Arts festivals develop their own personality and under director Wesley Enoch Sydney Festival has become an event that hosts the latest international productions in addition to quirky, intimate, bespoke, often local shows.
And for the 2020 instalment – which happens across the city from January 8 to 26 – it’s the type of event where you can experience an immersive sound installation while lying on the floor of a huge hall, and get hooked up to a lie detector in front of a crowd.
“Big commissions, international works, free and family, salon experiences, Australian stories – that’s our narrative,” Enoch says as he launched his fourth summer festival as director.
First the international works. The play is now well run-in (coming to Sydney direct from New York) but Enoch negotiated with French director Cyril Teste in 2017 to get Opening Night. It’s a radical staging of John Cassevetes’s cult movie, and it explores an ageing actress facing her demons.
The long-awaited Six – the girl-power musical that has been wowing the West End – comes to Sydney too. Inspired by Beyoncé, Rihanna and Ariana Grande, it’s a modern retelling of the six wives of Henry VIII, presented as a pop concert.
Experimental theatre director and installation artist Lars Jan brings Joan Didion’s seminal 1979 essay collection The White Album to life on stage. A narrator is joined by 25 young audience members who explore Morrison, Hendrix, Manson and Didion’s mental health.
Making a bold visual statement is Air Play. US circus duo Seth Bloom and Christina Gelsone make playthings of air and gravity with larger than life balloons, flying umbrellas and giant kites. A good one for the family.
At the other end of the scale are the small, cosy shows. “Our Salon Series continues – intimate experiences with maybe 40 people that can happen anywhere – the Quarantine Station at Manly [Ensemble Offspring] or the Seidler Penthouse in Milsons Point [Nashville guitarist William Tyler],” says Enoch.
Bronze Lands is Australian-Irish sound artist Robert Curgenven’s modern musical journey for amplified organ, best heard lying on the floor of the spectacular Centennial Hall. “I like to say that organ will move your organs as it moves through your body, through the air, one of those great festival experiences,” says Enoch.
There’s also the award-winning social experiment Truthmachine, which subjects one audience member to a lie detector test while a small crowd looks on; an interesting trial in an era of state-sanctioned lies and fake news. TV presenter and commentator Benjamin Law is among five Asian-Australian storyteller-cooks who will entertain you with their personal tales while cooking in Double Delicious. At the Illusionist’s Table is a sit-down dinner with UK mentalist Scott Silven – a Melbourne Festival show that sold out within five hours.
Enoch is rightly proud of heading up a festival that commissions 46 local works. “Commissions for me are about looking at who we are right now. Artists play a role in telling our stories and it doesn’t seem the larger arts companies have the resources to take high risks on their own, so we’re collaborating a lot more now,” says Enoch, referencing previous Sydney Festival collaborations Counting and Cracking, The Secret River and Black Diggers.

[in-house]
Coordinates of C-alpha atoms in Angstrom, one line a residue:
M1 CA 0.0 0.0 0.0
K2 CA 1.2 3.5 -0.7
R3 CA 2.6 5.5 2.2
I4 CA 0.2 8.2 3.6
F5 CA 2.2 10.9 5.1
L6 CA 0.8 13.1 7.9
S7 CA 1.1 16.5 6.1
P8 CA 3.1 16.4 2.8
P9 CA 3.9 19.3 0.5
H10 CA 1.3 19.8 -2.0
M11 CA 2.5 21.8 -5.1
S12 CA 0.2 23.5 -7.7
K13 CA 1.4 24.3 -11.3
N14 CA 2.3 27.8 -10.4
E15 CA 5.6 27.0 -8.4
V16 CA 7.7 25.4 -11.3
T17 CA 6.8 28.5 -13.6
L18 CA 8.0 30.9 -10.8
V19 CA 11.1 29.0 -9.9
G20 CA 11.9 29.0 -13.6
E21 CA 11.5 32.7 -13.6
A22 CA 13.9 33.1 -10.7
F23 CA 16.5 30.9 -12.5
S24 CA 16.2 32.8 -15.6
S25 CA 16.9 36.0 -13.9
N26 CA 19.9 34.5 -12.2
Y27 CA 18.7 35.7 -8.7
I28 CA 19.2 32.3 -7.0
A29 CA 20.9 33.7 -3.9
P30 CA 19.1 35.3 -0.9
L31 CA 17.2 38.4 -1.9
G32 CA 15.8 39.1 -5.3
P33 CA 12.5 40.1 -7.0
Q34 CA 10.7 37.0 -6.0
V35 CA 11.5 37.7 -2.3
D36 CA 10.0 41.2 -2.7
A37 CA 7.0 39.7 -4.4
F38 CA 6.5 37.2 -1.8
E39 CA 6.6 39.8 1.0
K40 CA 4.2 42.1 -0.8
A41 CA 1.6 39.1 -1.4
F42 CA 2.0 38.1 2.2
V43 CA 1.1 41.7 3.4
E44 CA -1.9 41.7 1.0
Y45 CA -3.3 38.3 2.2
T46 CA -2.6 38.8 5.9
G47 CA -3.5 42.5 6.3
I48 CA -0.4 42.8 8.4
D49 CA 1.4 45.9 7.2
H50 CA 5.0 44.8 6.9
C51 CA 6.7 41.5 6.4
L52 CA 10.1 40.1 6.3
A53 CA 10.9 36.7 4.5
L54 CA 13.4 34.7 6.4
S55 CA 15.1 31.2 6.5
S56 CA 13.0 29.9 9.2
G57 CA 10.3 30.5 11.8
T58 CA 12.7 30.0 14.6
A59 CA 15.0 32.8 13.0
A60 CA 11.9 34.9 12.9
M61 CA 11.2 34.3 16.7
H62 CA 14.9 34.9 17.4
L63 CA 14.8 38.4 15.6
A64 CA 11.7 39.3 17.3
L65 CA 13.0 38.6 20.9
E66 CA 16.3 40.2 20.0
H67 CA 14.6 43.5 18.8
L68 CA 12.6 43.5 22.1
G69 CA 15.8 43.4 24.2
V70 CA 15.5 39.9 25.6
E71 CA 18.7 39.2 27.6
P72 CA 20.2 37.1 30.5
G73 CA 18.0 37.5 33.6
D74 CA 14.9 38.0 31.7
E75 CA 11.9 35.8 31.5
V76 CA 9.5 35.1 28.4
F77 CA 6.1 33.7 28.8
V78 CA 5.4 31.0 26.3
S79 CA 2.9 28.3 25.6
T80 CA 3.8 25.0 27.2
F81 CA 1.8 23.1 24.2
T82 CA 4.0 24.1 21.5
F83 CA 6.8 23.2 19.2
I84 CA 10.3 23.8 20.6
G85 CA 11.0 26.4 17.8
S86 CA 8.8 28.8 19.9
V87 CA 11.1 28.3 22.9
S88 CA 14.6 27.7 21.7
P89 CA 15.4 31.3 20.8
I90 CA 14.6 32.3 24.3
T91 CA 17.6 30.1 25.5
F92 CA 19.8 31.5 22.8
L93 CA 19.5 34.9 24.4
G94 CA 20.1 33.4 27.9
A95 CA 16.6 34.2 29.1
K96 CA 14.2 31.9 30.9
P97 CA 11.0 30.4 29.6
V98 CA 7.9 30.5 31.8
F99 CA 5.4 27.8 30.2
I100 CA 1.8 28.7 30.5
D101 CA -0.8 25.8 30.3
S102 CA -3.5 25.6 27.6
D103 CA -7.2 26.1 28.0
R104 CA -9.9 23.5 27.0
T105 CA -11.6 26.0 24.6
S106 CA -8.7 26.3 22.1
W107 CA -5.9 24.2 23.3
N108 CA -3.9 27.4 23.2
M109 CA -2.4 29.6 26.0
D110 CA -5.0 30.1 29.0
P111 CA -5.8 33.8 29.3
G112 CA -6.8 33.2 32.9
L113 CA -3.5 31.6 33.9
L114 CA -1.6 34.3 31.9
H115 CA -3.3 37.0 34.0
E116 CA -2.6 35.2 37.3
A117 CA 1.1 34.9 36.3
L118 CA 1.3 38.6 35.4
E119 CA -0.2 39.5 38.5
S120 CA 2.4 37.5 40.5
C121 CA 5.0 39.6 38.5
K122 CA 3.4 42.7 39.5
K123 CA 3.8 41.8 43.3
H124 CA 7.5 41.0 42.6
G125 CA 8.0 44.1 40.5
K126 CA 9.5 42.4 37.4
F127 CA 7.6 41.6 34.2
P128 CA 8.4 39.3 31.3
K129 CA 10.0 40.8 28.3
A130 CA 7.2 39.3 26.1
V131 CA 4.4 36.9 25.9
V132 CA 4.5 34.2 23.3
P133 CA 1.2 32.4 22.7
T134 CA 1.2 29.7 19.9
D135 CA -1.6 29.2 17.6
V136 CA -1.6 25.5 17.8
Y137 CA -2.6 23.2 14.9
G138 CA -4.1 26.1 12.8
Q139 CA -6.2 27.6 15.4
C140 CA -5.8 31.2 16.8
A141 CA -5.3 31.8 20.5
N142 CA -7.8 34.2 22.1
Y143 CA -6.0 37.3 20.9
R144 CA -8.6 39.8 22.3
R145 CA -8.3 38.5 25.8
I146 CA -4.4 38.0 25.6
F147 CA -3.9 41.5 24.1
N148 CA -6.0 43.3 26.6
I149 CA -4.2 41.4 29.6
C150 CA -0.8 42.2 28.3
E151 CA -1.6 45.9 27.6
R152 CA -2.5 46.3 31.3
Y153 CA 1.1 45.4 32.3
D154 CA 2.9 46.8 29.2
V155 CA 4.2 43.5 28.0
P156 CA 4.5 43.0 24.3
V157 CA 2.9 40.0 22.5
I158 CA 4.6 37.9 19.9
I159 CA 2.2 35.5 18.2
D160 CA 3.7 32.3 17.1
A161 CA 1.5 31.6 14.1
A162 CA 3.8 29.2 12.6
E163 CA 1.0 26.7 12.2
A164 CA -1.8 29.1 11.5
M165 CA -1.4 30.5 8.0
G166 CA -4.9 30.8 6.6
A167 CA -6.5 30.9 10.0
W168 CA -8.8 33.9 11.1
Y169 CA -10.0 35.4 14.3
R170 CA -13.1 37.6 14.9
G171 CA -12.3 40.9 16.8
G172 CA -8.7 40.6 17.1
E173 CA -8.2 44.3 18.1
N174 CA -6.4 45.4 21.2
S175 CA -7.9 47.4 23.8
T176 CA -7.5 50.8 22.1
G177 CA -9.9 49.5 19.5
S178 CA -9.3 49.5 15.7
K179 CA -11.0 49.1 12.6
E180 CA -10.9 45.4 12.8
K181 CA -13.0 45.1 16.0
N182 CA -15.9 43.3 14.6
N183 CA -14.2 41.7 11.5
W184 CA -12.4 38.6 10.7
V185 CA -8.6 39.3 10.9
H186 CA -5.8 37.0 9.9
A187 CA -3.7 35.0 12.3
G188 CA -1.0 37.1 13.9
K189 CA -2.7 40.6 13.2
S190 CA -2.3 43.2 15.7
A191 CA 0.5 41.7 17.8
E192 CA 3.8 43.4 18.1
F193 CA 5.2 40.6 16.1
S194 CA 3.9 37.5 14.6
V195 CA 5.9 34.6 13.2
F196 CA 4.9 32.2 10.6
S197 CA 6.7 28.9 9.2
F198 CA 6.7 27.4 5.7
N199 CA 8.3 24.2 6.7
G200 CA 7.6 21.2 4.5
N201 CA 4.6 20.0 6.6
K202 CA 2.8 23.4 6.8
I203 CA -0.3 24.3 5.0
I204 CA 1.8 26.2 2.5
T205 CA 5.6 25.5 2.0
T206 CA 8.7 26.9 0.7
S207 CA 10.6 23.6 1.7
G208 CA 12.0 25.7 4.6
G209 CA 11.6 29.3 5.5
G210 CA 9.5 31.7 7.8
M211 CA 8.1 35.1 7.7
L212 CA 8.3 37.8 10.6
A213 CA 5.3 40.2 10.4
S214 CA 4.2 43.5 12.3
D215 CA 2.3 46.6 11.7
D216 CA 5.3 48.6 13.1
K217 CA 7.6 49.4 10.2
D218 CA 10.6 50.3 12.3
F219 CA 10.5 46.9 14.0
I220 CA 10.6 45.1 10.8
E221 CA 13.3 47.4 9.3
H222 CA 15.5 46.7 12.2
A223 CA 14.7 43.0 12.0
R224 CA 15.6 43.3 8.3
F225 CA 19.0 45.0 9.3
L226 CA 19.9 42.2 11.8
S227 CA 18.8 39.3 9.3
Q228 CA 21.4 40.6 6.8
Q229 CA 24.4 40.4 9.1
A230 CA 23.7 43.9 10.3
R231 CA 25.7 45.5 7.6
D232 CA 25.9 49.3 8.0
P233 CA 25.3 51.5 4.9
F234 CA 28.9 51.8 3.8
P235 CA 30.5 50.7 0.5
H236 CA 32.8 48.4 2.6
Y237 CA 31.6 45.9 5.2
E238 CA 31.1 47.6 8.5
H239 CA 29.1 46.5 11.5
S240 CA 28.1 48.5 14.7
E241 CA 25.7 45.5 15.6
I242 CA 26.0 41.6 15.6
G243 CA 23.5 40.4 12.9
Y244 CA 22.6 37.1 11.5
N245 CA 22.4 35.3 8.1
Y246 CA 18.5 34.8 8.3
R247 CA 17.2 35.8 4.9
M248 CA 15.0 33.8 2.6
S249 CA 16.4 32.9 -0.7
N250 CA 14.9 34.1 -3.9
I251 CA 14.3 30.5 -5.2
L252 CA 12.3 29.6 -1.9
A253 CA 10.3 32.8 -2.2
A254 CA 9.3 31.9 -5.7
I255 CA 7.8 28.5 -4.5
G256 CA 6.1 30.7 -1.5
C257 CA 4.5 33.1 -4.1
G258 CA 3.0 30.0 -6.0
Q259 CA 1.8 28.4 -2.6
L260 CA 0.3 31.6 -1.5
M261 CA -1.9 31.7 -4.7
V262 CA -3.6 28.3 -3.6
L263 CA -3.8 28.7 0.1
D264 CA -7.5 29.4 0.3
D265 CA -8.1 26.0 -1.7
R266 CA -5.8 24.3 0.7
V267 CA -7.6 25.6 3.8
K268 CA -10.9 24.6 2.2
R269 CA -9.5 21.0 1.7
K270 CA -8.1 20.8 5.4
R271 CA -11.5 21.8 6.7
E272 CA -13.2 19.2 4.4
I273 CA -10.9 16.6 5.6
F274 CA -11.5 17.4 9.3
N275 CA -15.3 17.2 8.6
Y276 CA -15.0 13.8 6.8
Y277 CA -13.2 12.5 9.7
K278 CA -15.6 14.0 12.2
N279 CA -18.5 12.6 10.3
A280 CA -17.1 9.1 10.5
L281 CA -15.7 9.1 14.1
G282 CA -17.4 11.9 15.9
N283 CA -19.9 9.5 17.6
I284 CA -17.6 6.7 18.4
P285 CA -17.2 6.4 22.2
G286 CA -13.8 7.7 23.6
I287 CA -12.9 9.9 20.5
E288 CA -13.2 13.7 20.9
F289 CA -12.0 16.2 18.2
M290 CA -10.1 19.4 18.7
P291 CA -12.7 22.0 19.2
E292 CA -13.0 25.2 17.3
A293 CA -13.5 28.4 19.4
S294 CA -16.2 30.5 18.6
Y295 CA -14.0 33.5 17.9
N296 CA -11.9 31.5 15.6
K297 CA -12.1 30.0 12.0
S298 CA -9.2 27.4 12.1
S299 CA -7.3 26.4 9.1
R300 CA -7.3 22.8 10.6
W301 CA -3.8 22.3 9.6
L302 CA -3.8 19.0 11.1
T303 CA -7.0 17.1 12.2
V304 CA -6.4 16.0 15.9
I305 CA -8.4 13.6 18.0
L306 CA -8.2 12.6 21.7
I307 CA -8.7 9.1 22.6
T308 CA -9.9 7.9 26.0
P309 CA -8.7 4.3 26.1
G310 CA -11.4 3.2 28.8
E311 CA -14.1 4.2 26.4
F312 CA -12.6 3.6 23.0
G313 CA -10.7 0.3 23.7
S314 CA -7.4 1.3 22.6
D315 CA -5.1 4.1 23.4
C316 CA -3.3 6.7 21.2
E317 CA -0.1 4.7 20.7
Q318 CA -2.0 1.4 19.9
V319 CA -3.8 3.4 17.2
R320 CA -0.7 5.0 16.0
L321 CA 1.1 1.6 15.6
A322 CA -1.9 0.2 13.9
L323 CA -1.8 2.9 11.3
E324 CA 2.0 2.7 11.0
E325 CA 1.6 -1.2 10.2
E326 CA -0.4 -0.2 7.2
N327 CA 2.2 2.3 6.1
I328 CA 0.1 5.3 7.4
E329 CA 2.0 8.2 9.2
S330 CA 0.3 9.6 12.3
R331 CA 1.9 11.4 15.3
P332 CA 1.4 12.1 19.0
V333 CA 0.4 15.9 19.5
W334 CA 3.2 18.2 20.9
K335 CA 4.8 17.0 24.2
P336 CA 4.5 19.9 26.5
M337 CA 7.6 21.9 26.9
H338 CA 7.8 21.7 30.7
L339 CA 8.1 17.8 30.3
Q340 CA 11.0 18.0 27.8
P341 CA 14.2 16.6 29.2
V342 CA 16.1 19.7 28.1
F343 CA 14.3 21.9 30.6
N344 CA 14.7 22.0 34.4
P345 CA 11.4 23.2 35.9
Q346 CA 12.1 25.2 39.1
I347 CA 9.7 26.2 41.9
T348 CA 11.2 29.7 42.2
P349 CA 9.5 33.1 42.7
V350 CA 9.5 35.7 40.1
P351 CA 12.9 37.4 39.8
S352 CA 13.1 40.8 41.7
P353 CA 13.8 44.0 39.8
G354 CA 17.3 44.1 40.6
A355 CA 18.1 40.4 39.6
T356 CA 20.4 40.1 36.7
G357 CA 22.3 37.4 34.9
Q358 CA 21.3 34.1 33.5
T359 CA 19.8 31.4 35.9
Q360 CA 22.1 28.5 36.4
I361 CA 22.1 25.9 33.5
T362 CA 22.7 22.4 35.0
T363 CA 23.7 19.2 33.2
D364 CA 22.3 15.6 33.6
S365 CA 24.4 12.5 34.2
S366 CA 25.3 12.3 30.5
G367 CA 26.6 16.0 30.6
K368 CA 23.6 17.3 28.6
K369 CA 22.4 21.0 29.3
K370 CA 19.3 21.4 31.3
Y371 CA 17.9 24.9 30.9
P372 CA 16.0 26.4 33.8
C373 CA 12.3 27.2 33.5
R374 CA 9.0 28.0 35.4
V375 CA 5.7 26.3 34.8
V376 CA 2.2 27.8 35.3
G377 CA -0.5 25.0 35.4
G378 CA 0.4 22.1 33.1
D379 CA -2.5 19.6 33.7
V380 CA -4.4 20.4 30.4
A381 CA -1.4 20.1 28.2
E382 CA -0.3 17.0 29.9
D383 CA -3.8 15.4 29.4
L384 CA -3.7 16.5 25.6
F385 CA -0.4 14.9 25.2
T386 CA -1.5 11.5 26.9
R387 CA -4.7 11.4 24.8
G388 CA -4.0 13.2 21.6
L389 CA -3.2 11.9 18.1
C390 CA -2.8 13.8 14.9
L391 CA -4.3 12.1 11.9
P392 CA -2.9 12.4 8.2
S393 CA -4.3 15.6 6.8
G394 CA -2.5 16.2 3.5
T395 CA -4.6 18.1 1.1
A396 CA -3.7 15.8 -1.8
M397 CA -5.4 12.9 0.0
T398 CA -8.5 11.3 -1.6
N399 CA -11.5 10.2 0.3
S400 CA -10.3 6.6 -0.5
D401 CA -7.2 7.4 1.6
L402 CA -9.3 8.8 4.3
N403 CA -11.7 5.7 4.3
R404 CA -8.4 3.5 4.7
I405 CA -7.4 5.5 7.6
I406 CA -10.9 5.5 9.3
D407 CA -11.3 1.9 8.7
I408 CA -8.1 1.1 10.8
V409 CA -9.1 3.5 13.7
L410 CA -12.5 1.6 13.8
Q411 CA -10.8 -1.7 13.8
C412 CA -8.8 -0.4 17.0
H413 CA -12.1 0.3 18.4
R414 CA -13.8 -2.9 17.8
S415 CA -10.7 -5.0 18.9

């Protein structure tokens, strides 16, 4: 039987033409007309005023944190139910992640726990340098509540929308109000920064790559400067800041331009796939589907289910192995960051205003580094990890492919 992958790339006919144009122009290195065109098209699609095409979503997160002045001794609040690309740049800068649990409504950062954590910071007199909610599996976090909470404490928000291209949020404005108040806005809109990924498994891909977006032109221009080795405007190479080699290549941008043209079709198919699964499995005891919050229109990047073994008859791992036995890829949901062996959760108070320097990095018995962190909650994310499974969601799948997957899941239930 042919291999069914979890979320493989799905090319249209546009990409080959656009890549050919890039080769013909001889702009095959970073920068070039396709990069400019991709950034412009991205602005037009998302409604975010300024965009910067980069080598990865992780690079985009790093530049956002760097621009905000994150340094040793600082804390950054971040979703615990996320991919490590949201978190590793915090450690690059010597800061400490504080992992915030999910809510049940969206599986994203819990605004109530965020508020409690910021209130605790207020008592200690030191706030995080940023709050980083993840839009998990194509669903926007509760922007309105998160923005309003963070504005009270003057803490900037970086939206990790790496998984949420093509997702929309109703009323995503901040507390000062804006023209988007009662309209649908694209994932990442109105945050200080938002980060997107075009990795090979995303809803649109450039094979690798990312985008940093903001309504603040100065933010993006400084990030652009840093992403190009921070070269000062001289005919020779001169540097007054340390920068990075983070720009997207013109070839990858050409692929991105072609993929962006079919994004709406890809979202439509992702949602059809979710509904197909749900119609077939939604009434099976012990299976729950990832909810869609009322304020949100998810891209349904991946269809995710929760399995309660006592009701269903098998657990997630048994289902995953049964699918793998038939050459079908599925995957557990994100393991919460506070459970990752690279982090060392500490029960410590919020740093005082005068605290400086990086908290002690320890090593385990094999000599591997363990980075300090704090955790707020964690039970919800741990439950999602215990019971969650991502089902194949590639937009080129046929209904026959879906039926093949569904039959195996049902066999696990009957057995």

Black Ties is a hilarious theatre work that tells the story of Maori and Aboriginal families that are brought together to celebrate their children’s nuptials in not-altogether-happy circumstances. Anthem sees the writers of the searing Who’s Afraid of the Working Class? return to examine Australia today. It’s a ferocious, funny insight into class and cultural ideas from the screenwriter of Lantana, Andrew Bovell, and Christos Tsiolkas, writer of the novel The Slap, among others.
Contemporary dance innovator Nick Power collaborates with two all-female hip-hop groups, Western Sydney’s Riddim Nation and Paris-based Lady Rocks, for Two Crews. It explores the different traditions of the art form. Another commission celebrates the 30th anniversary of the upbeat, joyful Aboriginal musical Bran Nue Dae (which was then made into an award-winning film) in conjunction with Opera Australia.
The Spiegeltent in Hyde Park will return with a must-see line-up including Poof! (“What else would a gay magician call himself?!”), band Regurgitator’s G-rated family show, and masked Canadian country music artist Orville Peck – “Think Roy Orbison-meets-ballad-y-Elvis-meets-Pet Shop Boys.”
Enoch’s celebrated Blak Out First Nations program continues with Bungul, which commemorates the extraordinary musical legacy of “Dr G” Gurrumul Yunupinu. A new theatre work directed by Enoch, Black Cockatoo, explores the true story of Australia’s first international cricket team and its First Nations captain.
Enoch continues to look at the rituals and ceremonies – or lack thereof – around January 26, this year inviting people to join an elders-led smoking ceremony through the CBD. Proclamation is a chance for 1000 Sydneysiders to design their own flags for 250 flagpoles at Barangaroo, “a not-so-subtle comment on Cook’s landing and the fact that apparently if you raise a flag you can own something,” says Enoch.
Sydney Festival is on from January 8 to 26, 2020. Tickets are on sale 9am Thursday October 31.